In 1861, Alonzo Kingsbury, son of the first Addison Township Supervisor, deeded to the township a parcel of land. A few years later, a log schoolhouse was constructed on this site and named for Kingsbury. This first structure burned to the ground shortly after opening and was replaced in 1868 by the frame structure still in use today.
Education in the one-room Kingsbury School continued until 1932, and for all that sixty-plus-year period, there was little change in school life. One teacher, usually a young woman, was employed to teach all subjects to all grades, tend the wood stove, draw the water and sweep the floor. For this, she was paid little, but was given lodging in the homes of her students, moving often to spread the burden of her keep. The children walked to school from their farm homes. Fathers contributed wood and labor if repairs were necessary. Older children often helped younger ones with their work. Education at Kingsbury then, as now, was personalized. It was, and is, a community school.
By 1932, the number of children had grown too few and the school was closed. The building stood empty, with weeds growing up to the windows.
"The challenge to Kingsbury is clear; to remain committed to teaching children the values we so strongly believe and to provide an education in an environment that nurtures talents and creativity. My starting (of Kingsbury) and continued support throughout the years has been an expression of my belief in this philosophy. I am pleased to see others continue and add to the growth of what my first husband, the late Carlton M. Higbie, and I started in 1953."
In 1952, just as a neighboring farmer was preparing to tear down the old schoolhouse to use the lumber for a chicken coop, Kingsbury was saved. Mr. and Mrs. Carlton (Annette) Higbie bought the schoolhouse and leased the land, planning to open an independent (private) school. The Higbies painstakingly restored the building, even the "little house out back" which became a storage shed. Two new rooms were added.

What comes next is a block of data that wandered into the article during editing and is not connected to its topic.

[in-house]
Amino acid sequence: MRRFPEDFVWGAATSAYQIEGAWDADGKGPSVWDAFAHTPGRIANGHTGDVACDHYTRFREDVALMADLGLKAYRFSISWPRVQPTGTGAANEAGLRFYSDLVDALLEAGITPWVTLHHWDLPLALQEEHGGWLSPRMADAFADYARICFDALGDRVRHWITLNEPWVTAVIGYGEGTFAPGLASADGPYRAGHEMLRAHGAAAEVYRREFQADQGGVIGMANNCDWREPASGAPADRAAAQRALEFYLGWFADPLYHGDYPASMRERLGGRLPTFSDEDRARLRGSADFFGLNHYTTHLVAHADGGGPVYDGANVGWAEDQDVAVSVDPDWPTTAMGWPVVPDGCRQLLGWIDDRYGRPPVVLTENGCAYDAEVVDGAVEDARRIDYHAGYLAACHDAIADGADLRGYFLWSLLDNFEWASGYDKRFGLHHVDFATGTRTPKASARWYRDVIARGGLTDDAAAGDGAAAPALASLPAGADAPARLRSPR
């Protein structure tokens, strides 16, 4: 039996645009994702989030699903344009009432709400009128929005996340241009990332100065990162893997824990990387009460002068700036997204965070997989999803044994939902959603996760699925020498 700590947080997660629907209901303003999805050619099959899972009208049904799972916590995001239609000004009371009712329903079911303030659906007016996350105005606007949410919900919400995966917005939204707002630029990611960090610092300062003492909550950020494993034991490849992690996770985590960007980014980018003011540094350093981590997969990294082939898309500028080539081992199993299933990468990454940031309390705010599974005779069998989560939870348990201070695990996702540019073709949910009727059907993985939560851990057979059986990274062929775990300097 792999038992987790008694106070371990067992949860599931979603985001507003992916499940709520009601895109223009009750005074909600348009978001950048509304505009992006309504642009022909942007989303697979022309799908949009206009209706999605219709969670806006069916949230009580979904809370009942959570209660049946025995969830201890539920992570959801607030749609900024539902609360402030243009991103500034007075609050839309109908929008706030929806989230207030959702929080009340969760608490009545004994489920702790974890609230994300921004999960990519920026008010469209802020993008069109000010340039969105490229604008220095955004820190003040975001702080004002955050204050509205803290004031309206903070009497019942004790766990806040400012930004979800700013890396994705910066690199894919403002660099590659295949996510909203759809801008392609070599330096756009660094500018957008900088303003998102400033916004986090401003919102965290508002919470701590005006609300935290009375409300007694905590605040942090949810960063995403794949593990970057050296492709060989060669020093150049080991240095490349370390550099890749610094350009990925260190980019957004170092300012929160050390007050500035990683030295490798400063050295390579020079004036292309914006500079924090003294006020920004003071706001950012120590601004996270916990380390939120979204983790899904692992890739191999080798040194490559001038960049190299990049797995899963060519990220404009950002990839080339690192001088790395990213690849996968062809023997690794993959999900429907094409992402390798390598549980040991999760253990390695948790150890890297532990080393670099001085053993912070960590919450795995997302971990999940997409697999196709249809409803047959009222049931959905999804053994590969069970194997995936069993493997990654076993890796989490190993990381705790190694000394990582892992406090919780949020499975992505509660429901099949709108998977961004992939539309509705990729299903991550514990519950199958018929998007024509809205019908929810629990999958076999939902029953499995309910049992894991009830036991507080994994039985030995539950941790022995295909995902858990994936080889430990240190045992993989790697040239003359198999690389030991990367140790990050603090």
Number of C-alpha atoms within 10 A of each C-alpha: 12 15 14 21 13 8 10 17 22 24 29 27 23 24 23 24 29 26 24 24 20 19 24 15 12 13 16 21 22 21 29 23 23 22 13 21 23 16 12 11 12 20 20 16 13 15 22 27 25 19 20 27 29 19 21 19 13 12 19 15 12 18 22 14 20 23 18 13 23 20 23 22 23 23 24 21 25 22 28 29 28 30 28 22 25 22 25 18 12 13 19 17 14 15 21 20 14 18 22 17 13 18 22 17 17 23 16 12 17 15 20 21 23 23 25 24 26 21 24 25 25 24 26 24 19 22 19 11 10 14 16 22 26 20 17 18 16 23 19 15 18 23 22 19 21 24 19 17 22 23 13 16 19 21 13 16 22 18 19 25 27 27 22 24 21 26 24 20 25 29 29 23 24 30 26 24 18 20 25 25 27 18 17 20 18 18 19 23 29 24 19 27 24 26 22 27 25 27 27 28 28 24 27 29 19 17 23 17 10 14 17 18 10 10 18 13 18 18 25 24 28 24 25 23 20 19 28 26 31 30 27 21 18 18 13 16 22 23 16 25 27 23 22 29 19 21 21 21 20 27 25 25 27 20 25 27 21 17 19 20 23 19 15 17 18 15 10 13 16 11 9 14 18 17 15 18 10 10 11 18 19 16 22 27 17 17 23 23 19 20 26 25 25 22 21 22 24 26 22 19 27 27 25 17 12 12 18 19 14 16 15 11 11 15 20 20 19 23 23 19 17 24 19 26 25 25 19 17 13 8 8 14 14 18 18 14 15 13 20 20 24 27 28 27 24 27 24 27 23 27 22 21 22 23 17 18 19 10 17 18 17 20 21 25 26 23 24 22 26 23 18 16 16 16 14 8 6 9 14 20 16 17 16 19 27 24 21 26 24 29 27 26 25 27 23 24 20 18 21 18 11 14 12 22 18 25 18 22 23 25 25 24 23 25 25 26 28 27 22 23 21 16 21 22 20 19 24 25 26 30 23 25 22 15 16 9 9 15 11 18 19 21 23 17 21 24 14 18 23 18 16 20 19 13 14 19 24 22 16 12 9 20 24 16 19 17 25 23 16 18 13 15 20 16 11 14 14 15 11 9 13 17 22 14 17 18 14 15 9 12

In September, 1953, Kingsbury School re-opened as an independent school. Carlton Higbie died in 1955, but Mrs. Higbie, later Mrs. West Gallogly, remained an active part of the school life until a short time before her death in 2002. For the first eighteen years, the school operated under the auspices of the Buckley School of California. In 1971, Kingsbury was incorporated in Michigan as a non-profit educational corporation, and the affiliation with Buckley ended. By 1975, Kingsbury had completed the strenuous, multi-year accreditation process and was awarded its full certification from ISACS.
Also in 1975, the Kingsbury Plan was adopted. This called for the beginning of an environmental education program, addition of the seventh and eighth grades and the construction of a new building. The very modern design of the new building was completed on a parcel of the Higbie farm located on the southwest corner of Oakwood and Hosner roads, diagonally across from the original schoolhouse. Kingsbury's north and south campuses were born! As part of the change, a new statement of philosophy was adopted. But just as the original schoolhouse stayed in use as a companion to the newer and larger facility, so the strengths and spirit of personalizing education and working together were woven into the new Kingsbury philosophy.
With the 1998 addition of the Justin A. Schwartz Center, a gymnasium and performing arts facility and the expansion of the north building in 2000, Kingsbury continued in the tradition of academic excellence and personalized education prized so highly by Annette Higbie Gallogly.
Take a walk down memory lane in this book all about Kingsbury...from the very beginning. Written by Ben Carr Blake and published by Erin Howarth Bardsley ’84, this book is filled with pictures and comments from those we remember during our years at Kingsbury – no matter what decade we were involved.
Call the school at (248) 628-2571 or e-mail alum @ kingsburyschool.org to order yours today. $22 shipped, $20 if you stop by to visit and pick one up.